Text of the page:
The bill approved on a 32-to-6 vote, would shift the emphasis of the law from viewing it as a violent one. It would make sexual assault sex-neutral, so that raping a male would be a serious a crime as raping a female. The penalty for sodomy now is less than for rape.

It would classify, depending on the nature of the assault and on the type and amount of force involved. It would be more difficult to introduce testimony on the victim's prior sex life if the bill becomes law and justification for doing so would have to be presented first in a closed hearing rather than in open court.

The measure also would make it the policy of the state that all victims "shall be treated with dignity and respect at all times."

Most of the objections to the bill stemmed from the restrictions on use of a person's sexual history as evidence. The measure now goes to the House.

In another crime-related measure, the Senate passed for the third time a bill that would give judges, instead of juries, the right to sentence criminals, except murder cases involving the possible use of the death penalty.

The legislaion, introduced by Sen. Herbert H. Bateman (R-Newport News), was approved on a 20-to-19 vote and now goes to the House, which has killed similar measures.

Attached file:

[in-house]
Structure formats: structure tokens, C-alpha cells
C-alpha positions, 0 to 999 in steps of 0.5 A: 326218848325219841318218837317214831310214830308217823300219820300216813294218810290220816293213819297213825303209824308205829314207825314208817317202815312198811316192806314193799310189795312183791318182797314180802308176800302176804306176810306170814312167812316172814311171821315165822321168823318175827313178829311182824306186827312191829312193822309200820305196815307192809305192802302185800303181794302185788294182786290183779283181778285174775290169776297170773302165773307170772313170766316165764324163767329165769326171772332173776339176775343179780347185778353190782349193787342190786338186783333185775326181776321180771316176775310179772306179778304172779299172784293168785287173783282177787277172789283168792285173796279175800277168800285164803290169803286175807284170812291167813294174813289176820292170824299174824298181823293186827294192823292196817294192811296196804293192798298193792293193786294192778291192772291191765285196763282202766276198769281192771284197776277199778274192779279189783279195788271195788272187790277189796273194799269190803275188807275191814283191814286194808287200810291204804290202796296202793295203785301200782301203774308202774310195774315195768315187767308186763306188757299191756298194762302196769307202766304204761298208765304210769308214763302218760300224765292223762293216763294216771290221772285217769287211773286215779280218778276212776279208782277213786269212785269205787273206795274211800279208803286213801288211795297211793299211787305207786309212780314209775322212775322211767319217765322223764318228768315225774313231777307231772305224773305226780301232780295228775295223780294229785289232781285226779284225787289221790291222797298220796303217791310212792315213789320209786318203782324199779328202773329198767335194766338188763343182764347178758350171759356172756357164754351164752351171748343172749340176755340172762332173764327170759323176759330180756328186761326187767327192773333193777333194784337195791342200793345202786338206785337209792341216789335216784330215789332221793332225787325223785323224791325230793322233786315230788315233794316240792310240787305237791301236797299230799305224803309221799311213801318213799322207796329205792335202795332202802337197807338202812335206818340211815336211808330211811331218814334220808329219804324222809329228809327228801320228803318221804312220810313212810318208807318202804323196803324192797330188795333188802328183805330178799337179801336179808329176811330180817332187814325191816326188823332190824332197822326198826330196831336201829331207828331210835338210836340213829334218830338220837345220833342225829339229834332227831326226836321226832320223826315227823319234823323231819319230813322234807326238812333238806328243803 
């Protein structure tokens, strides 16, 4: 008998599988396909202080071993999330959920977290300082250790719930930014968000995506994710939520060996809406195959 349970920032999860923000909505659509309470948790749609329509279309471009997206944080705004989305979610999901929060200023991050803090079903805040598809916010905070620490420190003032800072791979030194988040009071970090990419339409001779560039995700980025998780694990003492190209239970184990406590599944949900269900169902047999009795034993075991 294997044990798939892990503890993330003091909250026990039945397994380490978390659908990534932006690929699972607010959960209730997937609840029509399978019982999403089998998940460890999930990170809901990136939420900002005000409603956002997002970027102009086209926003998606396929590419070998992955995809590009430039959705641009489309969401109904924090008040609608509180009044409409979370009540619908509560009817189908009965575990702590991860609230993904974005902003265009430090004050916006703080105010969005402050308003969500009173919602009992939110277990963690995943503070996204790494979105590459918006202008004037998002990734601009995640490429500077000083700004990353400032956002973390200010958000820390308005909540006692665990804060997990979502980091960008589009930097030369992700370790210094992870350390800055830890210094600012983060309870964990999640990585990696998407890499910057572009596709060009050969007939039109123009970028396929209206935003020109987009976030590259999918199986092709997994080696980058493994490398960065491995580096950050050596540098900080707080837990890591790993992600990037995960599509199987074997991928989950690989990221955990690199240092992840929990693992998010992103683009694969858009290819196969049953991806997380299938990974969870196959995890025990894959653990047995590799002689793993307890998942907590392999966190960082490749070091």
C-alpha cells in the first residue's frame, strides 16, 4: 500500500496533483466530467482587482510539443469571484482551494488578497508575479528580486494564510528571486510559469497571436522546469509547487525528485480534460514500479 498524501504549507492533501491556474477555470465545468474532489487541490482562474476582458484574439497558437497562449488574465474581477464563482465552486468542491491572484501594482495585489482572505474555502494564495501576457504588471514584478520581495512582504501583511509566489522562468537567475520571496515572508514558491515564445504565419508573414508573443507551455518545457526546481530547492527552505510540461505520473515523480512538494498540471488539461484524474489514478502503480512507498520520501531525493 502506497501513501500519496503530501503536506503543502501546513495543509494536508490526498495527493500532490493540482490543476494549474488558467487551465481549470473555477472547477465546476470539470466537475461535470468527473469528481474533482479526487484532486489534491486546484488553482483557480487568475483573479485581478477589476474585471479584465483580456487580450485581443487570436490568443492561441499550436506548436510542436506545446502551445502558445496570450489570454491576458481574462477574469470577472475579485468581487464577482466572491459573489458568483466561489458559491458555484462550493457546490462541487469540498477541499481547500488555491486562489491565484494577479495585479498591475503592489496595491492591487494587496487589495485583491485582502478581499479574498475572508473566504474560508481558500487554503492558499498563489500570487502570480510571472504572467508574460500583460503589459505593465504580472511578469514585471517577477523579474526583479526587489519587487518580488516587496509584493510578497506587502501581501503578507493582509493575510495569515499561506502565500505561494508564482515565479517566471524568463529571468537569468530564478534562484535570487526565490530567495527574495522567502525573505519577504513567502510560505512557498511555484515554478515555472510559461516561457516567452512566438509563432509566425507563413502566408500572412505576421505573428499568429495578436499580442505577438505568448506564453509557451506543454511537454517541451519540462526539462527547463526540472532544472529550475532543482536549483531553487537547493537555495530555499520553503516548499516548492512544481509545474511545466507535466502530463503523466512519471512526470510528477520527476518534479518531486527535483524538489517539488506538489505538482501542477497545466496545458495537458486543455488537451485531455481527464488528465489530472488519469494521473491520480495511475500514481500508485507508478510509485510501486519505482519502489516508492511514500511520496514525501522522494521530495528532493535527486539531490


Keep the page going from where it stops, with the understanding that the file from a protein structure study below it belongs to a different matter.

Bateman said juries often do not know about a defendant's past criminal record or other background information that a judge could use in determing the proper sentence. Opponents contended there is no better way of sentencing than to let ordinary citizens decide the penalty for specific crime.

Virginia juries now set sentences after determing that a perosn is guilty of a crime, although judges can reduce sentences but not raise them.

As the Senate and House neared their self-imposed deadline yesterday for consideration of bills orginating in their respective chambers, there was the usual last-minute confusion brought on by the crush of legislation.

To the amazement of its supporters one controversial bill was temporarily approved by a Senate committee. The bills which would allow localities to decide whether to bargain collectively with public employes, was sent to the full Senate on an 8-to-7 vote in theCommerce and Labor Committee. That action brought shouts of jubilation from teacher and public employe representatives seated in the committee room.